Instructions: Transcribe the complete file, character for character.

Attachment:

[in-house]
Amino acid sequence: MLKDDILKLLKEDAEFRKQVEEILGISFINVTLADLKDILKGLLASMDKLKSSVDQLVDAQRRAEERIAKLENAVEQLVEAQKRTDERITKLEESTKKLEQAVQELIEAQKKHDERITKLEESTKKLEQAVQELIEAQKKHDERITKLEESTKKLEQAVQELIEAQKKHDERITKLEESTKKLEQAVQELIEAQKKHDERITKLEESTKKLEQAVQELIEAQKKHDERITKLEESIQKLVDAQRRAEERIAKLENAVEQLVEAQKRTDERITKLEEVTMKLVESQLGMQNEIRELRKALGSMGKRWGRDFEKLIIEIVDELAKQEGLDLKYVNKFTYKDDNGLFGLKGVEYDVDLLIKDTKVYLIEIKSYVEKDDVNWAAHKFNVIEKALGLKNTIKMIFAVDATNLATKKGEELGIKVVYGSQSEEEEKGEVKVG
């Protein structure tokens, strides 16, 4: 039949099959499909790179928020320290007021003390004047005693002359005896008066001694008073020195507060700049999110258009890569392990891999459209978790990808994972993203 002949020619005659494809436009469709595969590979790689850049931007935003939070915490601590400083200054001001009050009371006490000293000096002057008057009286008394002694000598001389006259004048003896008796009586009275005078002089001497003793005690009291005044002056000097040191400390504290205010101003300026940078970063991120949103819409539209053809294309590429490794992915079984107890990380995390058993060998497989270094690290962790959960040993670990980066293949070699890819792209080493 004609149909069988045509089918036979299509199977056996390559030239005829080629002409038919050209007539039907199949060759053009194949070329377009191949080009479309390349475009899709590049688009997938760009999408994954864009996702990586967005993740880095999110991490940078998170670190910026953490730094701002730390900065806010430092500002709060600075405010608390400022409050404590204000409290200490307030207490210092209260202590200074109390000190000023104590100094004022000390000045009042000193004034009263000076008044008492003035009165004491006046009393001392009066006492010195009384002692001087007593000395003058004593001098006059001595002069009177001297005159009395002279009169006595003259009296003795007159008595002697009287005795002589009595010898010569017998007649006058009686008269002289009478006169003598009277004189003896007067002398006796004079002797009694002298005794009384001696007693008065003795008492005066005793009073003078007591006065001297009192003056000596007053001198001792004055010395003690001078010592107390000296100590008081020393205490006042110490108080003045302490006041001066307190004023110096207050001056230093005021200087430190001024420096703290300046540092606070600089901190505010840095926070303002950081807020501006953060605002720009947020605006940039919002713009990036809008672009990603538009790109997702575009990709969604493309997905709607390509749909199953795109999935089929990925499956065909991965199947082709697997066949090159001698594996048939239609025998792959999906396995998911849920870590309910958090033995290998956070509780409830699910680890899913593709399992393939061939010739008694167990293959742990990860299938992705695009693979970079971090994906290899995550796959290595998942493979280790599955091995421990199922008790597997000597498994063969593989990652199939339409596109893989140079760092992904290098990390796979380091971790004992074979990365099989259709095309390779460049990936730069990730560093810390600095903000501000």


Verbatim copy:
[in-house]
Amino acid sequence: MLKDDILKLLKEDAEFRKQVEEILGISFINVTLADLKDILKGLLASMDKLKSSVDQLVDAQRRAEERIAKLENAVEQLVEAQKRTDERITKLEESTKKLEQAVQELIEAQKKHDERITKLEESTKKLEQAVQELIEAQKKHDERITKLEESTKKLEQAVQELIEAQKKHDERITKLEESTKKLEQAVQELIEAQKKHDERITKLEESTKKLEQAVQELIEAQKKHDERITKLEESIQKLVDAQRRAEERIAKLENAVEQLVEAQKRTDERITKLEEVTMKLVESQLGMQNEIRELRKALGSMGKRWGRDFEKLIIEIVDELAKQEGLDLKYVNKFTYKDDNGLFGLKGVEYDVDLLIKDTKVYLIEIKSYVEKDDVNWAAHKFNVIEKALGLKNTIKMIFAVDATNLATKKGEELGIKVVYGSQSEEEEKGEVKVG
């Protein structure tokens, strides 16, 4: 039949099959499909790179928020320290007021003390004047005693002359005896008066001694008073020195507060700049999110258009890569392990891999459209978790990808994972993203 002949020619005659494809436009469709595969590979790689850049931007935003939070915490601590400083200054001001009050009371006490000293000096002057008057009286008394002694000598001389006259004048003896008796009586009275005078002089001497003793005690009291005044002056000097040191400390504290205010101003300026940078970063991120949103819409539209053809294309590429490794992915079984107890990380995390058993060998497989270094690290962790959960040993670990980066293949070699890819792209080493 004609149909069988045509089918036979299509199977056996390559030239005829080629002409038919050209007539039907199949060759053009194949070329377009191949080009479309390349475009899709590049688009997938760009999408994954864009996702990586967005993740880095999110991490940078998170670190910026953490730094701002730390900065806010430092500002709060600075405010608390400022409050404590204000409290200490307030207490210092209260202590200074109390000190000023104590100094004022000390000045009042000193004034009263000076008044008492003035009165004491006046009393001392009066006492010195009384002692001087007593000395003058004593001098006059001595002069009177001297005159009395002279009169006595003259009296003795007159008595002697009287005795002589009595010898010569017998007649006058009686008269002289009478006169003598009277004189003896007067002398006796004079002797009694002298005794009384001696007693008065003795008492005066005793009073003078007591006065001297009192003056000596007053001198001792004055010395003690001078010592107390000296100590008081020393205490006042110490108080003045302490006041001066307190004023110096207050001056230093005021200087430190001024420096703290300046540092606070600089901190505010840095926070303002950081807020501006953060605002720009947020605006940039919002713009990036809008672009990603538009790109997702575009990709969604493309997905709607390509749909199953795109999935089929990925499956065909991965199947082709697997066949090159001698594996048939239609025998792959999906396995998911849920870590309910958090033995290998956070509780409830699910680890899913593709399992393939061939010739008694167990293959742990990860299938992705695009693979970079971090994906290899995550796959290595998942493979280790599955091995421990199922008790597997000597498994063969593989990652199939339409596109893989140079760092992904290098990390796979380091971790004992074979990365099989259709095309390779460049990936730069990730560093810390600095903000501000």